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Meeting of the Board of Regents | February 2009

Sunday, February 1, 2009 - 11:00pm

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EMSC Committee


Johanna Poitier


Critical Improvements to the K-12 Data System


February 2, 2009



Goal 1






Issue for Discussion


What short-term actions is the Department taking to improve the K-12 data system?  What additional long-term actions are planned?


Reason(s) for Consideration


For information


Background Information


The Problems


The Department’s data collection and reporting system is a critical tool to ensure high standards of quality education and accountability in schools across the State. The data system has experienced many problems during the past four years  In addition to working on fundamental solutions; the Department surveyed the field to find out what parts of the system were creating the biggest problems. The survey revealed considerable concern about the timeliness of data and the processes associated with the K-12 data collection and reporting system. These concerns were also shared with our partners, customers, and Department staff during a series of conversations with the Senior Deputy Commissioner.


Chief problems cited by the field included:


  • Data has not been released to the schools and the public in a timely way.
  • Districts have not been able to see very quickly the data they entered into the system, thus leading to errors in data entry.
  • The data system itself has not electronically reminded users of obvious errors they have made in entering the data.
  • The “spinning cube.” Schools have had a difficult time verifying their data through nySTART as the data progresses through the system.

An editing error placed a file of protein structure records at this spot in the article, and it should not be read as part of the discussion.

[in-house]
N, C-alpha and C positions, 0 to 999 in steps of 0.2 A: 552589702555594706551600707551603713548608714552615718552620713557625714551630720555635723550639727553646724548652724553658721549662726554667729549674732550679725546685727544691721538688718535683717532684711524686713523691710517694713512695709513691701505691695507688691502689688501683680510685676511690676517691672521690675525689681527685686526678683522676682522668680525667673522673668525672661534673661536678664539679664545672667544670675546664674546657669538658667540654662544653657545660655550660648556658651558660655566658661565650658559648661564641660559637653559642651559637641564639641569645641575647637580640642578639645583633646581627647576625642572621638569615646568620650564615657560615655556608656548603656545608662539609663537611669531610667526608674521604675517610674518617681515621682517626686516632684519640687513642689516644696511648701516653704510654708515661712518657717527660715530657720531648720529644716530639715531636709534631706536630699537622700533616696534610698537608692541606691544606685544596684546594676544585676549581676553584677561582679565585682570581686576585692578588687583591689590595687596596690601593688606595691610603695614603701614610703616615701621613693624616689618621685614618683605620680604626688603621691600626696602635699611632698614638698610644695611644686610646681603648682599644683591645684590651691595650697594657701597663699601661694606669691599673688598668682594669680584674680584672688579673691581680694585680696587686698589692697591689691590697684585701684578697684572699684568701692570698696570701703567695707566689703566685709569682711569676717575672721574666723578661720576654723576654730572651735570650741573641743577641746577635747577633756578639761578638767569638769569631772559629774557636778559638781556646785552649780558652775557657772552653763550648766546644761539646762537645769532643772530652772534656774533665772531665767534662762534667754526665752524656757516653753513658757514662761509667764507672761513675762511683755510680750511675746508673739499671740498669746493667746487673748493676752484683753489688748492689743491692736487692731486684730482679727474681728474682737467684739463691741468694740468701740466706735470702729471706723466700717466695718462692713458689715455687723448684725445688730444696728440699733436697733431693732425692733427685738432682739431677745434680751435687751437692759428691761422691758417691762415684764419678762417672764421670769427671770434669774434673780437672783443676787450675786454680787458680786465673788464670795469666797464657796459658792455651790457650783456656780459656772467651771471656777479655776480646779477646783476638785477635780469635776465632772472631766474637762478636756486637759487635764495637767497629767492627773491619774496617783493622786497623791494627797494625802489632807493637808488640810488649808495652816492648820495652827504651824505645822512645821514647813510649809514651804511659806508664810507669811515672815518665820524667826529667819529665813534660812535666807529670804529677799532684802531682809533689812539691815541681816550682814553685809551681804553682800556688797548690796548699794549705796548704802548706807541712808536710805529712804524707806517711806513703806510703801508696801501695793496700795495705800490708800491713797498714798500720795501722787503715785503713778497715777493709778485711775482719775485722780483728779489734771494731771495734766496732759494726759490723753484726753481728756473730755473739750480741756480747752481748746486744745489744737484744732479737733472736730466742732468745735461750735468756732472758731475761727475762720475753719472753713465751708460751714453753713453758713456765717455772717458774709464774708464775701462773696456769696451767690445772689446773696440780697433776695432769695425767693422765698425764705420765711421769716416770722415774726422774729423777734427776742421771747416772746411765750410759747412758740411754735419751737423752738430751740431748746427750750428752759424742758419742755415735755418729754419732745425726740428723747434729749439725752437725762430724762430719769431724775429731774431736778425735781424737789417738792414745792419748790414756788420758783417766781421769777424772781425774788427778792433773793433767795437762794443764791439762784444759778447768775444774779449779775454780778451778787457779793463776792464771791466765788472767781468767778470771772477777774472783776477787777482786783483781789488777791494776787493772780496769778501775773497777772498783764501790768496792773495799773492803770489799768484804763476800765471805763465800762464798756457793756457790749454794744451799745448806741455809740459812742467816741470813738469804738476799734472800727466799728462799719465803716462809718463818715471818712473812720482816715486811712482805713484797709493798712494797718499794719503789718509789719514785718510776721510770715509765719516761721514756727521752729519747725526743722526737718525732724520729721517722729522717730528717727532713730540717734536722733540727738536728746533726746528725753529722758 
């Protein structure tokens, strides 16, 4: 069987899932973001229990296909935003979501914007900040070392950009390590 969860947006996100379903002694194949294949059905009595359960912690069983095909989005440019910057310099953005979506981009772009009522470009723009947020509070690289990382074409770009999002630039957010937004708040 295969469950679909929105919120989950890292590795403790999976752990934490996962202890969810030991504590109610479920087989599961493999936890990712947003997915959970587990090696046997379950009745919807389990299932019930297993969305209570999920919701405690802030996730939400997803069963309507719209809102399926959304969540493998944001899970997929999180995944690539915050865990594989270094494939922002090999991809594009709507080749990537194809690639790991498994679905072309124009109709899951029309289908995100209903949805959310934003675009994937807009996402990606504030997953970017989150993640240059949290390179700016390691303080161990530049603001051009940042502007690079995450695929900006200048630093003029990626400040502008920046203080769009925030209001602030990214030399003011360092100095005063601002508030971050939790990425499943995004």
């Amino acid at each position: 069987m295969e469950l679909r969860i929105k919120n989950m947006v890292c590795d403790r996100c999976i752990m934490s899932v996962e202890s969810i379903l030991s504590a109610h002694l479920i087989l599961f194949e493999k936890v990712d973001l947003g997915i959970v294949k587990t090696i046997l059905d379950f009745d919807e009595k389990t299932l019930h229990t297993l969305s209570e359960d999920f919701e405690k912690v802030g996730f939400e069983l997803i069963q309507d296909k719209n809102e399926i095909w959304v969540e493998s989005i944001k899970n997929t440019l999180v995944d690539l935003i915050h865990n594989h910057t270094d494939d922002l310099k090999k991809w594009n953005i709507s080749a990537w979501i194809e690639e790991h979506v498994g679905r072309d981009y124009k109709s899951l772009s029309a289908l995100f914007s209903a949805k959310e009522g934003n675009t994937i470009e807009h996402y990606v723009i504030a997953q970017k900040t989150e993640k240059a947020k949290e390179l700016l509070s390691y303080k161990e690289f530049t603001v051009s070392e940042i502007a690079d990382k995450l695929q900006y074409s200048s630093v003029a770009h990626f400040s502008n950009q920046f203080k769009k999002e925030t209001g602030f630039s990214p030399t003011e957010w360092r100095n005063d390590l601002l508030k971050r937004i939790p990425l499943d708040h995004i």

• When schools did get access to their data, they sometimes doubted the accuracy of the results because of the elapsed time.
  • Correcting the data has been laborious and time-consuming for schools and the Department.


The Solutions


              To focus on areas of greatest concern, we  formed a “Datacore” group drawn from schools and BOCES to make recommendations for changes to the data system. It was essential to have the input of people closest to the day to day operations share their perspectives on practical ways to systematically improve our data system. In addition, we engaged highly respected data experts, notably the Center for Educational Leadership and Technology and the Parthenon Group, to suggest solutions. All of these partners offered useful input to re-engineer the data system.


To eliminate the problems and create a state-of-the-art data system, the Department is now putting into effect a series of critical short-term and long-term solutions to improve the data system. Altogether, these actions constitute major advances, organizationally and technologically, all of which will foster timely, more accurate and reliable data collection and reporting. 


 In order to implement these changes, we have applied for a three-year grant of $7.8 million from the U.S. Education Department (USED) to help improve the K-12 data system.  If we receive the grant, we will use the funds to streamline the data system, increase data quality and accuracy, make local reporting easier, support Regents policy and school district practice to improve student achievement, and reduce the cycle time for reporting to the public.